"In light of the pandemic’s effects on the food and agricultural sector, prompt measures are needed to ensure that food supply chains are kept alive to mitigate the risk of large shocks that have a considerable impact on everybody, especially on the poor and the most vulnerable," the U.N. said.
Migrant workers from Odisha trying to return to their homes wait for transportation in Hyderabad, India, Thursday, May 28, 2020. India sees no respite from the coronavirus caseload at a time when the two-month-old lockdown across the country is set to end on Sunday. (AP Photo/Mahesh Kumar A.)
May 28, 10:58 a.m.
What better way to celebrate a successful recovery from the coronavirus than sipping on an ice cold beer? That’s what a 103-year-old woman in Easton, Massachusetts, had in mind after her three week fight against COVID-19. Jennie Stejna was the first person to test positive for COVID-19 in her nursing home, and was also the first to recover, according to USA Today. “This feisty old Polish grandmother of ours officially beat the coronavirus,” Stejna’s grandson Adam Gunn, said. “We’re truly very thankful.” Last month, 93-year-old Olive Veronesi of Seminole, Pennsylvania, went viral after she was given a 150-can supply of Coors Light. Veronesi was staying at home to help flatten the curve and was running low on her supply of beer, but now has plenty to last through the worst of the pandemic.
May 28, 10:12 a.m.
Thousands of onlookers swarmed communities surrounding NASA’s Kennedy Space Center on Wednesday to witness the first crewed launch from Florida since the end of the Space Shuttle program in 2011. Social distancing was virtually nonexistent in some of the popular viewing spots as people jockeyed for a good view of the launch. Some people in these crowds also elected not to wear a face mask. In other areas, the effects of the COVID-19 pandemic were clear. The Coca Beach Pier, located a few miles south of the launch pad, was shut down from 2:30 p.m. to 3:30 p.m. to allow officials to clean and sanitize the area for onlookers, Florida Today said. Businesses that were open across the area also operated at 50% capacity.
Spectators endured drenching rain and thunderstorms throughout the day before the launch was ultimately postponed due to poor weather conditions. The next launch attempt will be on Saturday afternoon, and the weekend launch could draw in even larger crowds. Those that do elect to travel to witness the launch in person should prepare for unsettled weather as showers and thunderstorms could once again cause the SpaceX launch to be postponed. People can also watch the launch from home with NASA holding a broadcast that will start at 11 a.m. EDT Saturday and will continue through the liftoff, which is set for 3:22 p.m. EDT.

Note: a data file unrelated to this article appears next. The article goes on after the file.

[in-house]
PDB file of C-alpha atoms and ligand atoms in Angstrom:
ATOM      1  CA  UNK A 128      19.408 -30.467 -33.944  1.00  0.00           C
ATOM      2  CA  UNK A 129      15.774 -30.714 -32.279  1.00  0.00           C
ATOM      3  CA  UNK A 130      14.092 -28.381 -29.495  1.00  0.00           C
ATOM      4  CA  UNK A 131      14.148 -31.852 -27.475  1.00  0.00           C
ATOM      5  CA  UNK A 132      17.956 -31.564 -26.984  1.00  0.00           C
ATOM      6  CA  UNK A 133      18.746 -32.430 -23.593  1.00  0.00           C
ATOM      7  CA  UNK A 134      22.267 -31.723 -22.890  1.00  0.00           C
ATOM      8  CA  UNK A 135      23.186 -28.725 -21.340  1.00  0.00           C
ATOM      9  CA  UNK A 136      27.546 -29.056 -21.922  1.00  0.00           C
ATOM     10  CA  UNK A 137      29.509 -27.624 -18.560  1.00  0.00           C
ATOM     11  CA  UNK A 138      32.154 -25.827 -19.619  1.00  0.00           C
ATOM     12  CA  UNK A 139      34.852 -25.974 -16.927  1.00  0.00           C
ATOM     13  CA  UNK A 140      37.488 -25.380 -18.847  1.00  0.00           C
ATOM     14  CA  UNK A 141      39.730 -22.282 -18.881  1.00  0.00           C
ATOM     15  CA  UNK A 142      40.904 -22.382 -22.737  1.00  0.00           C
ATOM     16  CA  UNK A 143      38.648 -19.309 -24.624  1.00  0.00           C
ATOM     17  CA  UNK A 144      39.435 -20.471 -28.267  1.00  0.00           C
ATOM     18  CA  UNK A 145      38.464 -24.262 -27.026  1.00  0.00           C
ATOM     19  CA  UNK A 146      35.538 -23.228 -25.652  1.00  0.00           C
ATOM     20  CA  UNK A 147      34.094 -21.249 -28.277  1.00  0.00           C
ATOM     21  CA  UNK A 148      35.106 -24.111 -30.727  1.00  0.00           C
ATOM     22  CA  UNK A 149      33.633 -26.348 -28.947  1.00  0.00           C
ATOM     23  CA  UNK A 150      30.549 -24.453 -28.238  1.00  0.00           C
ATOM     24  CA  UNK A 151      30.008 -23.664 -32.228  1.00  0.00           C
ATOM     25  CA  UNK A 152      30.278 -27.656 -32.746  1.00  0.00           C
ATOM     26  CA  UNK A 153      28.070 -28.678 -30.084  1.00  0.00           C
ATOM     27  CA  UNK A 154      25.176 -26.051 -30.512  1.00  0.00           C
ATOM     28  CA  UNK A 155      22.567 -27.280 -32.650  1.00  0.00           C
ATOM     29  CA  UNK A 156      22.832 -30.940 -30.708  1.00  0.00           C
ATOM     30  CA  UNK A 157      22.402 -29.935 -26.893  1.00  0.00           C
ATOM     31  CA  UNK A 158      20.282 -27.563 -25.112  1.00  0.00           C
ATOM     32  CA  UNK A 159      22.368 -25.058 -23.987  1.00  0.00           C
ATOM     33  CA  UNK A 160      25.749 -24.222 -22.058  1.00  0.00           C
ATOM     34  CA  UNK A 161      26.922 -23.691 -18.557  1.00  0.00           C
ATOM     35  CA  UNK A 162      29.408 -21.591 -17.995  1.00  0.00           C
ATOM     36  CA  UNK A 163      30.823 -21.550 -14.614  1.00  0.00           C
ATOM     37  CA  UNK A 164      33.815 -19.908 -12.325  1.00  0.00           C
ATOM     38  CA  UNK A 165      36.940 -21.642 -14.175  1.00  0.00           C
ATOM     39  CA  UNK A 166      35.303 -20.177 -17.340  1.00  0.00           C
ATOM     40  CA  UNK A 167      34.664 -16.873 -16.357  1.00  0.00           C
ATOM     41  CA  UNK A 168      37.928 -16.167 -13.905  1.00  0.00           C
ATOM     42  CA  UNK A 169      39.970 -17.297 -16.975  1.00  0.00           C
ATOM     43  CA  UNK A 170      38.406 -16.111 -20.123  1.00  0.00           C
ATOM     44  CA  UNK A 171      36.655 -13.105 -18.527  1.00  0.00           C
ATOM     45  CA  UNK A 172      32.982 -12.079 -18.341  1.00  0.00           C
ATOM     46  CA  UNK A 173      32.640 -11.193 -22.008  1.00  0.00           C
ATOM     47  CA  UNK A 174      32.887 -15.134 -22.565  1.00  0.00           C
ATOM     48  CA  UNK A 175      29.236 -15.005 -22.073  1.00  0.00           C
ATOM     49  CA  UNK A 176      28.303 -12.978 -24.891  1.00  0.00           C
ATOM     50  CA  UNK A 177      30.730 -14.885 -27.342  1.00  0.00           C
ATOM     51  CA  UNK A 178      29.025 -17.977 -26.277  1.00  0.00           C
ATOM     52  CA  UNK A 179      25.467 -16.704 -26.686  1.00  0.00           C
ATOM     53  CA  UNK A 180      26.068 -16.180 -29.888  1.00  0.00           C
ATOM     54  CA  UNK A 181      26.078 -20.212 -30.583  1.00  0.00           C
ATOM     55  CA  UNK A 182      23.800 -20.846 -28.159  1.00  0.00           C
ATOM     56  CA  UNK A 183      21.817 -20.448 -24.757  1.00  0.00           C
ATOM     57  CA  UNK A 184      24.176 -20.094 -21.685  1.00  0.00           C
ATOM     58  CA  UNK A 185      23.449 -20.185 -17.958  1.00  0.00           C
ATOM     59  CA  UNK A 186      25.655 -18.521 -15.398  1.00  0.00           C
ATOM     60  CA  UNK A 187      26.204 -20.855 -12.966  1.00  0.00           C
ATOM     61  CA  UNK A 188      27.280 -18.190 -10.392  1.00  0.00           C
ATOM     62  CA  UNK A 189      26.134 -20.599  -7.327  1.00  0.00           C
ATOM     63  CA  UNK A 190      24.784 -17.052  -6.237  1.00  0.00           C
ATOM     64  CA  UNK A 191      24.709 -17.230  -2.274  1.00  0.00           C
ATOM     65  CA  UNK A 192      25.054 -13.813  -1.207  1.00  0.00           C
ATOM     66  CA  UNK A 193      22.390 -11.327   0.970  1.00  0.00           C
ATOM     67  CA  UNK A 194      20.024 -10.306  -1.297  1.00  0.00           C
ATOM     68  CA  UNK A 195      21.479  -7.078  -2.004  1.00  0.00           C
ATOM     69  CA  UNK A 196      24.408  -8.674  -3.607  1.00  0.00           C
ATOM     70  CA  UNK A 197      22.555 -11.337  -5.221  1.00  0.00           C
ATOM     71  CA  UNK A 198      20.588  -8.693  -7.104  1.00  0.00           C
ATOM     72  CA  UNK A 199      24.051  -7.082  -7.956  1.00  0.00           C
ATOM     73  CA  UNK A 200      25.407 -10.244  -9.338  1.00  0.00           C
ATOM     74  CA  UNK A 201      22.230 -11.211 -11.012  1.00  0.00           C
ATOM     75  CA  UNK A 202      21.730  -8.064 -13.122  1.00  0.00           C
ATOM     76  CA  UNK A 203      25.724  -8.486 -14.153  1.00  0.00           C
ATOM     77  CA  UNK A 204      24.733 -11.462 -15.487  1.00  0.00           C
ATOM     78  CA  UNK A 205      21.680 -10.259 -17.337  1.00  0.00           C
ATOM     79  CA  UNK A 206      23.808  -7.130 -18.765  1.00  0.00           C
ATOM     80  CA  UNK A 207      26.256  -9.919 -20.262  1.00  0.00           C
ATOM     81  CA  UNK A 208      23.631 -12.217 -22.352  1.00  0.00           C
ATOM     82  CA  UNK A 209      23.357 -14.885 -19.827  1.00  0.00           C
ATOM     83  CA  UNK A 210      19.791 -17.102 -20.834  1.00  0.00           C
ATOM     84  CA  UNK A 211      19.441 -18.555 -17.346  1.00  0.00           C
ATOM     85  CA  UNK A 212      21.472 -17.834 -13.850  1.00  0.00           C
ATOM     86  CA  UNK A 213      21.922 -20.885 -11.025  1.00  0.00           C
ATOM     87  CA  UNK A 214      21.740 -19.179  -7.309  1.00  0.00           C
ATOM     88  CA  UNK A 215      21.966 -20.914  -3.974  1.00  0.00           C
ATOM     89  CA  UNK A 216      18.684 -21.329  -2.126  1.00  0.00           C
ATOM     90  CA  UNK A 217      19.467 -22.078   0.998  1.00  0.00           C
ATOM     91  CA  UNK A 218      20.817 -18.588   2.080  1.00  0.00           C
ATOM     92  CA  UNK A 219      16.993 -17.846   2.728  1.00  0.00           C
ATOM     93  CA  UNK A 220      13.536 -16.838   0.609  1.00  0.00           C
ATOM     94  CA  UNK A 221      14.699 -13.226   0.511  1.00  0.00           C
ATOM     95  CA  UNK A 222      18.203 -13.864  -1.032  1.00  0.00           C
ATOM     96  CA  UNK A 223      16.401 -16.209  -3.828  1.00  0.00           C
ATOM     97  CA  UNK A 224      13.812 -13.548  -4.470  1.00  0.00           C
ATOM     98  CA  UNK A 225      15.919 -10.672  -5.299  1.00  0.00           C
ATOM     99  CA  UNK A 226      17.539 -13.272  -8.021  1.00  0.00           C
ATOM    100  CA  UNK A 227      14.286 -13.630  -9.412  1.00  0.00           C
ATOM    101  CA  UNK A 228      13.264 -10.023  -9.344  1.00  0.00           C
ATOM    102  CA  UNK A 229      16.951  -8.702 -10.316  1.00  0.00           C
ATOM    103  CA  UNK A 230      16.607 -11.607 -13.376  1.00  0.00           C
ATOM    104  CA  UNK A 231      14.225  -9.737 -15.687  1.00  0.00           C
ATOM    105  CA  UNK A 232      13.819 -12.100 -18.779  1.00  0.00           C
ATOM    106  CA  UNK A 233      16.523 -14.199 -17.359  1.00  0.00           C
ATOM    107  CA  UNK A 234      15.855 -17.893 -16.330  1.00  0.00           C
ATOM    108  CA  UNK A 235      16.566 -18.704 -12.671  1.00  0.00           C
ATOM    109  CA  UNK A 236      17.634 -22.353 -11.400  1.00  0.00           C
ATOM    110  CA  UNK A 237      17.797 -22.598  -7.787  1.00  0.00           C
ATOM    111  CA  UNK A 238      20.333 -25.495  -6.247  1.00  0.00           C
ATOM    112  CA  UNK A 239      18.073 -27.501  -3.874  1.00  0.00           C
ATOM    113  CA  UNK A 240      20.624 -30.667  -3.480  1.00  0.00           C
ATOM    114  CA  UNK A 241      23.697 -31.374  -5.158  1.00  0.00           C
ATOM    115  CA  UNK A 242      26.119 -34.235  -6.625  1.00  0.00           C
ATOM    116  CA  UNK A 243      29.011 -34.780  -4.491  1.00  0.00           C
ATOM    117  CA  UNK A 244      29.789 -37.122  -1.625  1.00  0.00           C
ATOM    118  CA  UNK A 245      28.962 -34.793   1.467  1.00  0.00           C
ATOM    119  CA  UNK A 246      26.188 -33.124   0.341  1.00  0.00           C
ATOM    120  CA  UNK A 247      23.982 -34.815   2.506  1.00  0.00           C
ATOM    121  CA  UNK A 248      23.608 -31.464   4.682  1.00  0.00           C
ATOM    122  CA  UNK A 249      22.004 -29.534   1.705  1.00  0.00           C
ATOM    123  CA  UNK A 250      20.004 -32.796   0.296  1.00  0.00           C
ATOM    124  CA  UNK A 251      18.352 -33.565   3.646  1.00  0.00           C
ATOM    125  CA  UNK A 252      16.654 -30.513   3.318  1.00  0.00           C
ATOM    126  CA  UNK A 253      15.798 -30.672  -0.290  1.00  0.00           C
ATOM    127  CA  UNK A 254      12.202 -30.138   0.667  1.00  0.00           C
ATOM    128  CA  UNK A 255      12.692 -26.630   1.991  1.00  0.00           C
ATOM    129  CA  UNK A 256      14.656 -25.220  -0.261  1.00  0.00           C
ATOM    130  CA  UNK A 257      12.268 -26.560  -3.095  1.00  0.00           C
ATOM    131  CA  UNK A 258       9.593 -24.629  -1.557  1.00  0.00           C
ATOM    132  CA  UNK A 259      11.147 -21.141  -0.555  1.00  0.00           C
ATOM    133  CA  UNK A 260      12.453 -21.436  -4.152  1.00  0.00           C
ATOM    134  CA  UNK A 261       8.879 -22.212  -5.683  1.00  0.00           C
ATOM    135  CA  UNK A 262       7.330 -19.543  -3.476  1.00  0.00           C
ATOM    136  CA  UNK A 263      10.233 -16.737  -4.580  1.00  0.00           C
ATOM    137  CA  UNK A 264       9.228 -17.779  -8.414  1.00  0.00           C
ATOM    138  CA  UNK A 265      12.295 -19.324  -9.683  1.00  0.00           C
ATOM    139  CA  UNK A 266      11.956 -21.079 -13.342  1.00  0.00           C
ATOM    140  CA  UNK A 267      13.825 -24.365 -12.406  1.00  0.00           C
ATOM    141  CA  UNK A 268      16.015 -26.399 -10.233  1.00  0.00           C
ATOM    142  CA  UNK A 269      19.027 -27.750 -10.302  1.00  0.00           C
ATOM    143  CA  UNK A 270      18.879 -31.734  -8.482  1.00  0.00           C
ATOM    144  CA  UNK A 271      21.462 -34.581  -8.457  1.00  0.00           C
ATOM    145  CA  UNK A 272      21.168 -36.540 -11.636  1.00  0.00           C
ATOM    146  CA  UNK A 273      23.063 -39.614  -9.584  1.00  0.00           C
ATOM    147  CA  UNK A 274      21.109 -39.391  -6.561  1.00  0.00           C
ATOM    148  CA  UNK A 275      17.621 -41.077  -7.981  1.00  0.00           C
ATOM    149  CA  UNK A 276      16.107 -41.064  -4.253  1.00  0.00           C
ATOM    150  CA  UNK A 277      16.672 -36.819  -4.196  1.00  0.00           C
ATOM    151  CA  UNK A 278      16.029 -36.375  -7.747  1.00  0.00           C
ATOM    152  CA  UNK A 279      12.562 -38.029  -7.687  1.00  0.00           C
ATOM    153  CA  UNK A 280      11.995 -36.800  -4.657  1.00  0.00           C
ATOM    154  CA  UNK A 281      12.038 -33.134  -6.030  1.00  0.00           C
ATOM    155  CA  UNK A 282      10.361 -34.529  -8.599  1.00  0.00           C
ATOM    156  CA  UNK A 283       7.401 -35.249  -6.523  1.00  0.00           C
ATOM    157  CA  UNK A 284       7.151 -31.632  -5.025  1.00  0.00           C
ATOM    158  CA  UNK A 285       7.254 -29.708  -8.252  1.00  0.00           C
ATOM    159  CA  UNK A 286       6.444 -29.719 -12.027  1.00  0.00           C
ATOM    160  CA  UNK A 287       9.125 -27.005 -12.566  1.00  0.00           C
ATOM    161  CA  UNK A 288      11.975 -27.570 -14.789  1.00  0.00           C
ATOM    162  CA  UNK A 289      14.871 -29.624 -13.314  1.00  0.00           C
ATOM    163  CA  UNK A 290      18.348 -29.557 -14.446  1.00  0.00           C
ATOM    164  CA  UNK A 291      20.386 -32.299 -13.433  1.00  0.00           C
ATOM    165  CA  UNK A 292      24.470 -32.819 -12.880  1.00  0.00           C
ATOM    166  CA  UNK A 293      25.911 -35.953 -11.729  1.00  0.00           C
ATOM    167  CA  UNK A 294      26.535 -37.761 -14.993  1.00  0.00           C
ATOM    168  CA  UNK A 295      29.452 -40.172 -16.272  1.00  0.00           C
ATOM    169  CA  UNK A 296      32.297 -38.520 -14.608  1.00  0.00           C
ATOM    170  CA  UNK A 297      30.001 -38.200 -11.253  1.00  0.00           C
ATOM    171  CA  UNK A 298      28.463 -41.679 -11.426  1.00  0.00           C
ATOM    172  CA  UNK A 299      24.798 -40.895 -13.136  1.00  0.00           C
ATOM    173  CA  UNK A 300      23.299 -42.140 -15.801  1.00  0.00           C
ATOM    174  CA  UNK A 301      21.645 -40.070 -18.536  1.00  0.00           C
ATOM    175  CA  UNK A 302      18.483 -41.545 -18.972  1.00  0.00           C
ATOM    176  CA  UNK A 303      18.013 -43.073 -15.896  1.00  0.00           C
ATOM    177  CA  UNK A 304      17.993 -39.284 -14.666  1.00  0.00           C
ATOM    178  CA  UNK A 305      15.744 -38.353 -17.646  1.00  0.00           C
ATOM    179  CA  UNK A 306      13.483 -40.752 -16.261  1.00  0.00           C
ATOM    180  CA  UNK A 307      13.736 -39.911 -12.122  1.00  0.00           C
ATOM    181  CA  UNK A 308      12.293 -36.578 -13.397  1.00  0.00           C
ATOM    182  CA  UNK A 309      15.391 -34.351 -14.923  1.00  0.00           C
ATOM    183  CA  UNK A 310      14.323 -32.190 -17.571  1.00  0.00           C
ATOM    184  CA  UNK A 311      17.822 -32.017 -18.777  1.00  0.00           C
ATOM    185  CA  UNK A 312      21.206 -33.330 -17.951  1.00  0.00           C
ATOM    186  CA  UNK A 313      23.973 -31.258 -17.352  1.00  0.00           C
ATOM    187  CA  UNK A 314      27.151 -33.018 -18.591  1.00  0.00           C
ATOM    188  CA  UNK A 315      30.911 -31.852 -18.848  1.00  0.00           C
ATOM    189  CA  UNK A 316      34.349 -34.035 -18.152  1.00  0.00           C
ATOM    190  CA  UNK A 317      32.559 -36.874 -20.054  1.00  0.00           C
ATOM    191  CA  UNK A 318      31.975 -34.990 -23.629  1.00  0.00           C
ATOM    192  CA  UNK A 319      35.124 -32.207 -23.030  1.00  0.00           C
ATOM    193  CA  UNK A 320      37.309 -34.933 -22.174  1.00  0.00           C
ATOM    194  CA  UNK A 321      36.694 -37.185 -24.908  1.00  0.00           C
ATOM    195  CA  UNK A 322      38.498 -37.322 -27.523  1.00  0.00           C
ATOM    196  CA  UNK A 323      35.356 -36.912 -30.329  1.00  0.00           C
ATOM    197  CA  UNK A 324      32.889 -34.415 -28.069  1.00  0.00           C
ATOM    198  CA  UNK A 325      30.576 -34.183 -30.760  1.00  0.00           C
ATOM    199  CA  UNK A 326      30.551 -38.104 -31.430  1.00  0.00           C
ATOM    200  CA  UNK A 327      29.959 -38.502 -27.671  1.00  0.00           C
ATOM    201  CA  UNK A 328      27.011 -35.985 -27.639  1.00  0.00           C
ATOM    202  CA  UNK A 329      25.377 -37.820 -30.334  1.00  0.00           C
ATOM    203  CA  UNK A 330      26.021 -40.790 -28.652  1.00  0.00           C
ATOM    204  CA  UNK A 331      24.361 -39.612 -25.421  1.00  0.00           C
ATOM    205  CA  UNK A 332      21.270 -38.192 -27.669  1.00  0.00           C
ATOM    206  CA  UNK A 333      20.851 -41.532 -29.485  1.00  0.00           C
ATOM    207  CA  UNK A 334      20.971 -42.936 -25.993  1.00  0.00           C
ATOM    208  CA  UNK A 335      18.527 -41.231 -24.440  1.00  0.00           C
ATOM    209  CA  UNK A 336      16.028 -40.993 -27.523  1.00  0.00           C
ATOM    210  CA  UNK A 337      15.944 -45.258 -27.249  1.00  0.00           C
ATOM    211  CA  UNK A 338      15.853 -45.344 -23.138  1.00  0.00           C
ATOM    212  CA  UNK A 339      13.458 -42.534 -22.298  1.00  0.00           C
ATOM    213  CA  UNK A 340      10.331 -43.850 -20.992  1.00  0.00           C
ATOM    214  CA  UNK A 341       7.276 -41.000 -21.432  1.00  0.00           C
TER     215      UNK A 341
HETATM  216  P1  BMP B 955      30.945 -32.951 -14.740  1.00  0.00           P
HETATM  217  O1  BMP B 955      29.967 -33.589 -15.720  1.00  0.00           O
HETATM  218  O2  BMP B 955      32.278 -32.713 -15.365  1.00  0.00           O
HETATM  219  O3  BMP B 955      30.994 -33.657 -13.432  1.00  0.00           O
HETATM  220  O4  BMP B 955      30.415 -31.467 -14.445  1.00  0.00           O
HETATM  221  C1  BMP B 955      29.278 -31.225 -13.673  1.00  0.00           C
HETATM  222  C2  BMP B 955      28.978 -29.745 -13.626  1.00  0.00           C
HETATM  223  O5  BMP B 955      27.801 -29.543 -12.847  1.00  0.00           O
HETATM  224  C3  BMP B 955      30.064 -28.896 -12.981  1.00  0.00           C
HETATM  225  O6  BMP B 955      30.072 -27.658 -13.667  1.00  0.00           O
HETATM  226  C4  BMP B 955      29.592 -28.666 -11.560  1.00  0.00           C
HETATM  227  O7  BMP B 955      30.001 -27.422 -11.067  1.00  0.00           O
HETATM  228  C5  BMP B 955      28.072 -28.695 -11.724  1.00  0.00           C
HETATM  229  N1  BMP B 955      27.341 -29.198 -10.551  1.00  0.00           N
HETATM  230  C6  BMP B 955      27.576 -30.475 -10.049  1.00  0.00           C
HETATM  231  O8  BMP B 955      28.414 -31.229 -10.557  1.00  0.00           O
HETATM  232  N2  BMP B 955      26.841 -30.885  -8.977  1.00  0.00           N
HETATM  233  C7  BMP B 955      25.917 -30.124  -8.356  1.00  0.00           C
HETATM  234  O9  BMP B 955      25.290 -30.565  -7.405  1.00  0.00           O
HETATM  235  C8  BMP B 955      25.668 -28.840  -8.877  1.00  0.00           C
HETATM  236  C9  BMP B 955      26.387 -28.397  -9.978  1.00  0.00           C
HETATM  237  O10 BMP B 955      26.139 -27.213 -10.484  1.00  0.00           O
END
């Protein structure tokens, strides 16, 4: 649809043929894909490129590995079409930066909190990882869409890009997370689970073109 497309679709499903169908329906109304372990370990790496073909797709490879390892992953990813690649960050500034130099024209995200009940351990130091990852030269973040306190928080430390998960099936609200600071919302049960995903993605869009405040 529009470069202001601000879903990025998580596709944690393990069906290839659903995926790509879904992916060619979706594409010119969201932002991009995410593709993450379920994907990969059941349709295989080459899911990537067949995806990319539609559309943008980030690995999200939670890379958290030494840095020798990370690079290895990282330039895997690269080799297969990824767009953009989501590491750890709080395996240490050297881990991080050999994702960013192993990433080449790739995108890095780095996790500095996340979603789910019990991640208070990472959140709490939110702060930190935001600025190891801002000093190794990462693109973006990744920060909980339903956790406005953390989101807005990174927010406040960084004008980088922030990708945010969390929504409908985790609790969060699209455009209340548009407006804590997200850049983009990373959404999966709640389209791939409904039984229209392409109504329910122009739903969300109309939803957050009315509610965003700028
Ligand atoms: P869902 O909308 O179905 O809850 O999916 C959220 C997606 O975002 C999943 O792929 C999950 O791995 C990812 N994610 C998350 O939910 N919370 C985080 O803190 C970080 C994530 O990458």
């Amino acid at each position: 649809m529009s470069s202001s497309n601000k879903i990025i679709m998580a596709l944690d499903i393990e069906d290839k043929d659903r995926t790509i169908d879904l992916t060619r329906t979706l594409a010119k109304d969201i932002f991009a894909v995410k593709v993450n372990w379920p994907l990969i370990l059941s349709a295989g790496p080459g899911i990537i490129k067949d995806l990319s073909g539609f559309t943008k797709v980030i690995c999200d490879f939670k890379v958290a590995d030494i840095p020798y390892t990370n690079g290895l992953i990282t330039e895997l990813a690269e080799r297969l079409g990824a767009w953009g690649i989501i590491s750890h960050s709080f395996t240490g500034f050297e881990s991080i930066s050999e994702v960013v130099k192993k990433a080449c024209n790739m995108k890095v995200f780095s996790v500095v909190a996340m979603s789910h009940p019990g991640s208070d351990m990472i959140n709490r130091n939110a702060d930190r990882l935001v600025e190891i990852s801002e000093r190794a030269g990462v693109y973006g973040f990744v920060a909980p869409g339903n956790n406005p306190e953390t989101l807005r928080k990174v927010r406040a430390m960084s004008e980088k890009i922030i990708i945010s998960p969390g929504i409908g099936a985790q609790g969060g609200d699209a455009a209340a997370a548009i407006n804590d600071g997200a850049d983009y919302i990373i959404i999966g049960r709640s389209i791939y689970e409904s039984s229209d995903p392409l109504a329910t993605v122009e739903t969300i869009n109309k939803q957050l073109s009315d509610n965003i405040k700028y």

May 28, 9:33 a.m.
The U.S. Department of Labor issued its weekly report on unemployment claims early Thursday and the latest numbers show over 2.1 million Americans filed for jobless benefits during the week ending May 23. This number is a decrease of about 323,000 from the previous week's revised totals. About 41 million Americans have filed for unemployment during the course of the past two months, one of the biggest indicators of how the COVID-19 crisis is wreaking havoc on the economy. Last week's jobless claims are the lowest weekly total since the pandemic began, according to CNBC.
May 28, 7:56 a.m.
The U.S. became the first nation in the world to record 100,000 fatalities from COVID-19 on Wednesday evening, and, as of Thursday morning, was just shy of 1.7 million confirmed cases since the outbreak erupted. Here are the latest totals from around the world, according to researchers from Johns Hopkins University:
Total confirmed cases: 5,716,570
Total deaths: 356,124
Total recovered: 2,367,292
Reporting by Lauren Fox, John Murphy, Brian Lada, Mark Puleo, Maria Antonieta Valery Gil, Kevin Byrne, Chaffin Mitchell, Adriana Navarro, John Roach, Dexter Henry, Bill Wadell, Jonathan Petramala, and Monica Danielle
Keep checking back on AccuWeather.com and stay tuned to the AccuWeather Network on DirecTV, Frontier and Verizon Fios.Report a Typo
Historic Fay makes landfall 24 hours after forming
Nearly 24 hours after becoming the earliest named "F" storm in the Atlantic Basin on record, Tropical Storm Fay made landfall just a few miles away from where Superstorm Sandy made landfall in 2012.
Muggy, stormy conditions set to return to Northeast this week
Sticky conditions will leave many in the Northeast looking for relief this week as thunderstorms and a hotter pattern collide.
Supernatural forces protecting this city from hurricanes?
It's one of the biggest and most populated areas on Florida's Gulf Coast, but it hasn't been directly struck by a landfalling hurricane in nearly 100 years.
AccuWeather Summer Camp: Go out and see the International Space Station
Want to go out into your backyard and wave hi to the astronauts aboard the International Space Station? It’s easy to, as long as clouds cooperate, with these tips at AccuWeather Summer Camp.
Top places to visit with a view above the clouds
There's nothing like watching the sunrise over an ocean of clouds below. To get the view you’ll need to head to one of these places, and wake up very early.
Top 10 must-watch weather-related movies
Have you seen the best of the best weather-related movies of all-time? Find out with our top 10 list below.